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By Rob James
The recent Google Maps controversy has been a rare misstep for Apple. The company’s proprietary maps app was intended to replace Google Maps as the default map service for iOS 6 and the iPhone 5, but came with multiple bugs, ranging from missing locations to wrong directions.
Problems with the app have led to suggestions that Apple should have stuck with Google Maps, which remains the leading option for users in terms of updates and detail for different platforms. However, while looking at Apple Maps’ problems, and the backpedalling that has taken place in the past few weeks, it is possible to suggest a future for a Google Maps-less Apple.
Apple’s motivation for switching to their own maps app was, perhaps understandably, affected by their handing over of a lucrative license to Google for every iOS device that used their rivals’ app. However, and despite being pitched as an advanced maps app, Apple Maps has been roundly criticized for its bugs, which notably include a furniture museum being located in a river.
The September launch of the app saw an initial 35% of user downloads sink to 4%. Apple has since publicly apologized for their mistakes with the app, and have gone as far as to recommend other apps, including Google Maps.
In Apple’s defense, part of the problem with Apple Maps comes down to its rapid development and issues with Tom Tom, who were responsible for co-developing it. However, the main flaw to Apple’s approach sees to have been an arrogance over competing with Google Maps, which has been the go-to app for everything from laptops to business mobile devices.
In this context, Apple may have been better off avoiding the embarrassment they’ve suffered by maintaining a compromise agreement with Google. There is a sense, though, that Apple’s future will still involve their own maps apps, albeit with some major upgrades.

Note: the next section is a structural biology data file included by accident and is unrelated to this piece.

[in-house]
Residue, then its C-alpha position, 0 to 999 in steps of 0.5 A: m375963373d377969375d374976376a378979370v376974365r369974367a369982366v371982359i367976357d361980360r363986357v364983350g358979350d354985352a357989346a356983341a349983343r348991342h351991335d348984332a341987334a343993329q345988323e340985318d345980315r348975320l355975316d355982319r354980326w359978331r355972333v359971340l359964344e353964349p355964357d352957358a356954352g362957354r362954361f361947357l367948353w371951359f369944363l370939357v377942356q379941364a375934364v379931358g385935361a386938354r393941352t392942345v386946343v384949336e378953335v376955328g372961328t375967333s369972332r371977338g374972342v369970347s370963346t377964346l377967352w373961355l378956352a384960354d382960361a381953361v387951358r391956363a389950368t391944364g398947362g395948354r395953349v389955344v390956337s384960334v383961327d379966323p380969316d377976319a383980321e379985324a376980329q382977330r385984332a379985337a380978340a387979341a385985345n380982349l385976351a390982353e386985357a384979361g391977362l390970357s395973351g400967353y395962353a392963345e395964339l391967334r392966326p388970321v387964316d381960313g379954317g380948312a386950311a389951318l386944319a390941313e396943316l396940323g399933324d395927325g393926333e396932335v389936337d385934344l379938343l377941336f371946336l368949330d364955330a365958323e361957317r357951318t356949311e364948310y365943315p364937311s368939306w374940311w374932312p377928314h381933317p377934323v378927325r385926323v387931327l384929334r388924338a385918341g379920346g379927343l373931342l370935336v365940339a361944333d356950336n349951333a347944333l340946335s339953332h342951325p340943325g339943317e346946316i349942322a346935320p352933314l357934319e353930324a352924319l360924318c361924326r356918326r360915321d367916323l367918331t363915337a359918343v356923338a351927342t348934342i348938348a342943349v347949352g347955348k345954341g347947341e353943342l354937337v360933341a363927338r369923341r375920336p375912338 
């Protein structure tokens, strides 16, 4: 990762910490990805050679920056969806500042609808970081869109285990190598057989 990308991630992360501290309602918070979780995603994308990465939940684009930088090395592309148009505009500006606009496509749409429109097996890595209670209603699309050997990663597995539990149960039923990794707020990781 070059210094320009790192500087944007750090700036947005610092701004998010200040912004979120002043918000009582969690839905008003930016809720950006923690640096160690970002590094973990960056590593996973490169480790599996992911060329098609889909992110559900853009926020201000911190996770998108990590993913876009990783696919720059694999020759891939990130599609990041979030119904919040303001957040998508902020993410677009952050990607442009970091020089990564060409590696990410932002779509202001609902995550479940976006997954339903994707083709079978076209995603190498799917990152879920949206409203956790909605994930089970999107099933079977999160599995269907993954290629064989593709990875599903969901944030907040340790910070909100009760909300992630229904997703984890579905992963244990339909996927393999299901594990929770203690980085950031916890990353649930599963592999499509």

An important thing to remember with Apple Maps is that it is improving, with one of the advantages of continual upgrades being that early bugs are being fixed. This is the case with most new apps, and Apple’s main mistake appears to have been to build up expectations too soon for what is arguably still a beta product. There’s also a lot to like about Apple Maps’ interface, which has a particularly striking top-down 3D mode. Moreover, the Apple Maps apology is less embarrassing than the public climbdown that followed "antennagate" with poor phone signals a few years ago.
For the time being, at least, Apple will continue to offer its users the choice of downloading Google Maps -- which they always had the option to do. Work will continue on Apple Maps, though, which will mean that Apple’s faith in their design and technology is likely to be vindicated.
Apple Maps is a rare blunder from the company, but one that they’ll focus a lot of energy into repairing as soon as possible. The consumer will benefit from this competition with Google Maps having to upgrade faster and refine what is already a sizeable advantage over Apple to demonstrate their superiority in the future.
Rob James is self-employed and recommends (www.dclmobile.co.uk/) business mobiles by Distinct Connections, for all your mobile needs. He uses Internet marketing to promote himself, and recommend you optimise your site for mobiles too. He can usually be found blogging about mobile related topics, and loves checking out the latest gadgets.